Thoughts on A Clockwork Orange

Discussion in 'The Intelligence Cell' started by maguire, Apr 4, 2009.

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  1. maguire

    maguire LE Book Reviewer

    now, as you may or may not know, the book and subsequent film deal with a teenaged thug called Alex, who after numerous violent crimes is finally jailed for murder.
    Once in prison, he's given early release in return for agreeing to be subjected to the Ludovico Treatment - where using drugs and psychotherapy he's rendered physically incapable of committing any further acts of violence - any attempt results in him suffering crippling nausea. I'm watching it again now on itv4.
    Now, in view of the fact that quite a few innocent people have been beaten to death by either single or gangs of thugs (an awful lot with previous for serious violence) over the last few years, could you ever condone a programme like this if it means that their victims were still with us? or should serial recidivists still have rights? if you did condone it, would you make it compulsory or voluntary? could you make it compulsory? or indeed should it be?
    interested to hear your views.
  2. I believe the novel showed how flawed such an experiment is as it detracts from one's humanity. The priest protested during the trials as he said that the freedom of choice is gone, there were then several examples of when physical violence was a necessity (meeting with old friends who were then police).

    Such an experiment could not really be a part of a liberal society (or as close to one as we get) as it detracts from our basic rights to exist as individuals with freedom of choice. There will always be the minority who are problems to society, yet the vast majority far outweigh their negative impact.

    It's late, I can't string together an argument!
  3. maguire

    maguire LE Book Reviewer

    I agree it detracts from a persons humanity - but when it comes to someone who has long previous for these types of act, would we as a society, for our own protection, ever be justified in introducing meausres like this? in much the same way as we might put down a rabid dog?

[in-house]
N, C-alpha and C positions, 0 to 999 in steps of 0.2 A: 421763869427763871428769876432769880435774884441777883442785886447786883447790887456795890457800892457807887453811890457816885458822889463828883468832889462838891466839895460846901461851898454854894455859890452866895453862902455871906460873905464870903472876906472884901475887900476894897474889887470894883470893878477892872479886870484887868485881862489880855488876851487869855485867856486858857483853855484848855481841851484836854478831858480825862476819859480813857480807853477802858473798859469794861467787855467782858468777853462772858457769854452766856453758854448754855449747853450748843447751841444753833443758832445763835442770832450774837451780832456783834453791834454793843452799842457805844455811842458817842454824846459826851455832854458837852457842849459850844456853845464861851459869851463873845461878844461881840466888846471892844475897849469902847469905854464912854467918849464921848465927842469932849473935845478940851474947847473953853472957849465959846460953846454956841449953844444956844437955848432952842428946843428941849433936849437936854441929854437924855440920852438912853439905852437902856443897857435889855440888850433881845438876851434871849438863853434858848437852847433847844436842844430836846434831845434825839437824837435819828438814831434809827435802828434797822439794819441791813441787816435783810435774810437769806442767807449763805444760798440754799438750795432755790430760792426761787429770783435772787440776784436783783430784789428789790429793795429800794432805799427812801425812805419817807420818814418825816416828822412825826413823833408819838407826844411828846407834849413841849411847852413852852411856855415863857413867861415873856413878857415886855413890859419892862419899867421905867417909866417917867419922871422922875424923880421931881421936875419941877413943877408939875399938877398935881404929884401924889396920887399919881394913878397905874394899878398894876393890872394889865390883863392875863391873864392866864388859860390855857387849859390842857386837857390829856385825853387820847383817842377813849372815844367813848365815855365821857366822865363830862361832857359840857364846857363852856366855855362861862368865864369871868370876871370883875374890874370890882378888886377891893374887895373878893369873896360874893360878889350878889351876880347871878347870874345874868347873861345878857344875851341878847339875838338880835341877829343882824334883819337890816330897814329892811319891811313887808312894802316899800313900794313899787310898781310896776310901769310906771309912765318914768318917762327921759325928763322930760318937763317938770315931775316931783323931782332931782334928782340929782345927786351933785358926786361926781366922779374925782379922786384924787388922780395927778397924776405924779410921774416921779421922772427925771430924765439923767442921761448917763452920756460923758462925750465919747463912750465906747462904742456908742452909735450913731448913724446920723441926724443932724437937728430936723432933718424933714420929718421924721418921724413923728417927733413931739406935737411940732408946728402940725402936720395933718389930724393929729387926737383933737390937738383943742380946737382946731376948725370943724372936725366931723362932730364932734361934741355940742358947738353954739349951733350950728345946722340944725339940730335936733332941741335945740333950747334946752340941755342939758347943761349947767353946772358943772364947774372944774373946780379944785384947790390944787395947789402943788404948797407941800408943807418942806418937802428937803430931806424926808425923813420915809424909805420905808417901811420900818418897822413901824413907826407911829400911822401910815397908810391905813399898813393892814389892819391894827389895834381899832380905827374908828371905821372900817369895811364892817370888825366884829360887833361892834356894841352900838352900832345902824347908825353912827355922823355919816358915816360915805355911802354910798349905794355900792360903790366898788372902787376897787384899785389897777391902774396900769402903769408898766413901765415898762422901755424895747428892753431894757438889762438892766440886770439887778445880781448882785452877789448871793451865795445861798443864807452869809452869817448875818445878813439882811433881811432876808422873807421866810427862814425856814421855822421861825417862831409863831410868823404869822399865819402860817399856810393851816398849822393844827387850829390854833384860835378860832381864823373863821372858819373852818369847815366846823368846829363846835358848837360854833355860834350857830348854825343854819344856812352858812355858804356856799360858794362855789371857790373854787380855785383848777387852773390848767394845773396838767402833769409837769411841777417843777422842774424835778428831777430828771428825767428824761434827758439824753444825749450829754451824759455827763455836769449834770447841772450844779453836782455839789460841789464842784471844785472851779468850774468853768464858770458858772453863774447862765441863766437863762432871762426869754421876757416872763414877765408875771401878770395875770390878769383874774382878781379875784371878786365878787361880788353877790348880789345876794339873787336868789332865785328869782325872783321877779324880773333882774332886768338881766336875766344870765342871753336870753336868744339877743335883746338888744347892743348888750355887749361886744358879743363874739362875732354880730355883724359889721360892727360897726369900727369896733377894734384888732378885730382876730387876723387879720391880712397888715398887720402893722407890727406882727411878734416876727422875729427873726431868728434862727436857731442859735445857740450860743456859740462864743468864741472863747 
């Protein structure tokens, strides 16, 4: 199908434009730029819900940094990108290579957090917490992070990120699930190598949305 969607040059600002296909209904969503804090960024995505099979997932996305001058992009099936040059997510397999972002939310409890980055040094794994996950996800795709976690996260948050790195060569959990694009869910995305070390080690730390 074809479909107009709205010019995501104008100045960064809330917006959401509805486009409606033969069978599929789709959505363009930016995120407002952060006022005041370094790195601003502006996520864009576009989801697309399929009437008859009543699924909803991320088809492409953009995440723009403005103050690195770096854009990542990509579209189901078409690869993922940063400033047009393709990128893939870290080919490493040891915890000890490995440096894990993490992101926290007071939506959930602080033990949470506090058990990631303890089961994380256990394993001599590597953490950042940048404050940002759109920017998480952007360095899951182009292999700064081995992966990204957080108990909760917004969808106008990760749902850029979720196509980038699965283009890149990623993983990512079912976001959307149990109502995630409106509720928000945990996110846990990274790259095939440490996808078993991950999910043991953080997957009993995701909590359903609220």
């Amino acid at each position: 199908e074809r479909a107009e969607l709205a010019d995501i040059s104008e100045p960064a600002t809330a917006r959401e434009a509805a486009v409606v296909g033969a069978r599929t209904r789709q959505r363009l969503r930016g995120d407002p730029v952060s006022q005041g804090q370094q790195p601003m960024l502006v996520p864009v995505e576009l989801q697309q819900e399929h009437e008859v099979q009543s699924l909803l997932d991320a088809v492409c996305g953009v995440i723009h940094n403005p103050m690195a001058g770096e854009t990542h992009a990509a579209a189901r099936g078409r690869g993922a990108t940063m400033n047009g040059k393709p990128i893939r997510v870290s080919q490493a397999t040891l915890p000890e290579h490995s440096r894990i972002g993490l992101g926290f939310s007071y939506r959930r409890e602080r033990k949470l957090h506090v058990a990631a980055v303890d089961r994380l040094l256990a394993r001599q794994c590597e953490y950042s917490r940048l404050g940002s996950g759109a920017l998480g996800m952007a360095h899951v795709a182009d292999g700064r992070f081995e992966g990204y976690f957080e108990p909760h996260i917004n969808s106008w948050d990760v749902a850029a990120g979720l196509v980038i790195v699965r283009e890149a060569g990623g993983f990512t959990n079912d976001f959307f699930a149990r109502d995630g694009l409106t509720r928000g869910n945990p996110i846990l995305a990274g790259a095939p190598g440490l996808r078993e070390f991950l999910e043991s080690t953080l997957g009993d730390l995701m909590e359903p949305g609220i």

4. assuming we have it in the first place.
  5. Yes. Individuals have the freedom of choice - as long as they do not choose to murder or rape other people.

    Rabid dog or rabid human - both must be treated the same.
  6. The Ludovico Treatment as in the novel works by subjecting the patient to images of a grotesque and vile nature and inducing in him a sense (and fear) of near-death. It could be said this serves as part of the punisment, to get a sense of how they make their victims feel.

    However the treatment does not work through guilt but rather conditioning, which begs the question, is this a form of brainwashing or is it a treatment?

    If the latter, then are we saying that excessive violence is an individual case of psychological disorder rather than the fault of society? Would we then not absolving ourselves from blame?

    If the former then where are we to say we should stop in using conditioning techniques to eradicate negative character traits?

    I think I'm going to start waffling in a minute (if not already) so I'll submit this before I (or we) attempt to elaborate upon it.
  7. couldn't have put it any better!
  8. i meant that i couldnt have put this any better
  9. maguire

    maguire LE Book Reviewer

    the thrust of my question was intended to be more concerned with the benefits of such treatment to society as a whole, not the semantics of the effect on the offender. knowing that they wouldnt be beating someone to death for being in the wrong place at the wrong time would be all the results I would personally need to justify a course of action like this.